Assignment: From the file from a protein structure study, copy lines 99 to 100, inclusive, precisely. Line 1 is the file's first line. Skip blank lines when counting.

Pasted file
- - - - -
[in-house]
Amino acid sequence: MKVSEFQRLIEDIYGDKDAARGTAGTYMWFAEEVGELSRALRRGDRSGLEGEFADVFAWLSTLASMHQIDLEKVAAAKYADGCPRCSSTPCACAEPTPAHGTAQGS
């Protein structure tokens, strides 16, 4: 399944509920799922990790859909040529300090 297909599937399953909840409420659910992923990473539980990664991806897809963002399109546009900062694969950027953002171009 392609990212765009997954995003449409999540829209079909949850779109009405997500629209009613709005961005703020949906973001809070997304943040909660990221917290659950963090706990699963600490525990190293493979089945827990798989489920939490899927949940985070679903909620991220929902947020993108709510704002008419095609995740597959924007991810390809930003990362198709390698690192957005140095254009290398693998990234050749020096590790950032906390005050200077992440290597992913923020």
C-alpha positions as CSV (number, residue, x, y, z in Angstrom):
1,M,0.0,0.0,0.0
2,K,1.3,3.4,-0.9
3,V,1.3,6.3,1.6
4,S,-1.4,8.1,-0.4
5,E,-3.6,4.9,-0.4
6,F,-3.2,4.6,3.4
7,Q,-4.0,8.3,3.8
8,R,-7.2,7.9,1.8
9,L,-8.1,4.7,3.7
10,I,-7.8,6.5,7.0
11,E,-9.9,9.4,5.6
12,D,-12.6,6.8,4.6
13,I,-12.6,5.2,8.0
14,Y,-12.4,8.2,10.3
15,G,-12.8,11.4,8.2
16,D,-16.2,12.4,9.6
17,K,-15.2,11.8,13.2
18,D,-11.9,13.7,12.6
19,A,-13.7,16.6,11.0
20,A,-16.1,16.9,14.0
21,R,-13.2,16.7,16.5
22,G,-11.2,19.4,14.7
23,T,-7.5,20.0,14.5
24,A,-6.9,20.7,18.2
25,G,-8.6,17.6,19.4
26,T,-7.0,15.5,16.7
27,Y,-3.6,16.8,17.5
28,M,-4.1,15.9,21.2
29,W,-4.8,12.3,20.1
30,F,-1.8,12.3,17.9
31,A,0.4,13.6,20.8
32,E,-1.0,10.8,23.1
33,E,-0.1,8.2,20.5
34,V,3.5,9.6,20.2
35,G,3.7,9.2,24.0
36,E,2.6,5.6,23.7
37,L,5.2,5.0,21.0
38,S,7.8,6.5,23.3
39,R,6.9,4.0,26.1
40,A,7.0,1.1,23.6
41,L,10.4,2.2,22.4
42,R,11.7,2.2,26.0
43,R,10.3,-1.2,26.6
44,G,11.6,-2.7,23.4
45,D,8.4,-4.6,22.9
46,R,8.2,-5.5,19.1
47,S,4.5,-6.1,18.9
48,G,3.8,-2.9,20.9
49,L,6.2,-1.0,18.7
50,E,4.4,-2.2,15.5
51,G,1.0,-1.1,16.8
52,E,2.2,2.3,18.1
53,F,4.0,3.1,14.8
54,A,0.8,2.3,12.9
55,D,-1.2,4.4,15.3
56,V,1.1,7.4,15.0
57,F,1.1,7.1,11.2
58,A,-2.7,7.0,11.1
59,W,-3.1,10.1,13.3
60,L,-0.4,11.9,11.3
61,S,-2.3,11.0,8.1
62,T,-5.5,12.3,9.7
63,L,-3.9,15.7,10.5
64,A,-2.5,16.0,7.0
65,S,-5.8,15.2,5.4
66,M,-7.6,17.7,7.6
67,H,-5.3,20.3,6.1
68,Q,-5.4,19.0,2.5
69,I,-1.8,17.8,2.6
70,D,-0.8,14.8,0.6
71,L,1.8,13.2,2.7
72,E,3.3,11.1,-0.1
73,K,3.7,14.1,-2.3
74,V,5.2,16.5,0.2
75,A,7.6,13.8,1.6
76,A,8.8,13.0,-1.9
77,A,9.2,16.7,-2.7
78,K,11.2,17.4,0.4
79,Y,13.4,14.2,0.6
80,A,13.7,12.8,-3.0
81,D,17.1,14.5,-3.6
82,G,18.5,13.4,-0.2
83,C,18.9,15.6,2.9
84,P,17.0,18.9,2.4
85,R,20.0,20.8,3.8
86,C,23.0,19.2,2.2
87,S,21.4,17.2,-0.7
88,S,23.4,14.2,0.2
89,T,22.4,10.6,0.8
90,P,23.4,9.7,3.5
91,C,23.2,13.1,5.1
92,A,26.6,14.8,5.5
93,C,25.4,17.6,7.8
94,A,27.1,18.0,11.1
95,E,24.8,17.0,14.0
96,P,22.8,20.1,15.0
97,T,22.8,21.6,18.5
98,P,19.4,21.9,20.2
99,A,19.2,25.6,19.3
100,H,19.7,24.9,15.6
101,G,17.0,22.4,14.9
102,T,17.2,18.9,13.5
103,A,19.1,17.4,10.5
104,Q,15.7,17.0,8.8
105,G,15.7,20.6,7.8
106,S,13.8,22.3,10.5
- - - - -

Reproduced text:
95,E,24.8,17.0,14.0
96,P,22.8,20.1,15.0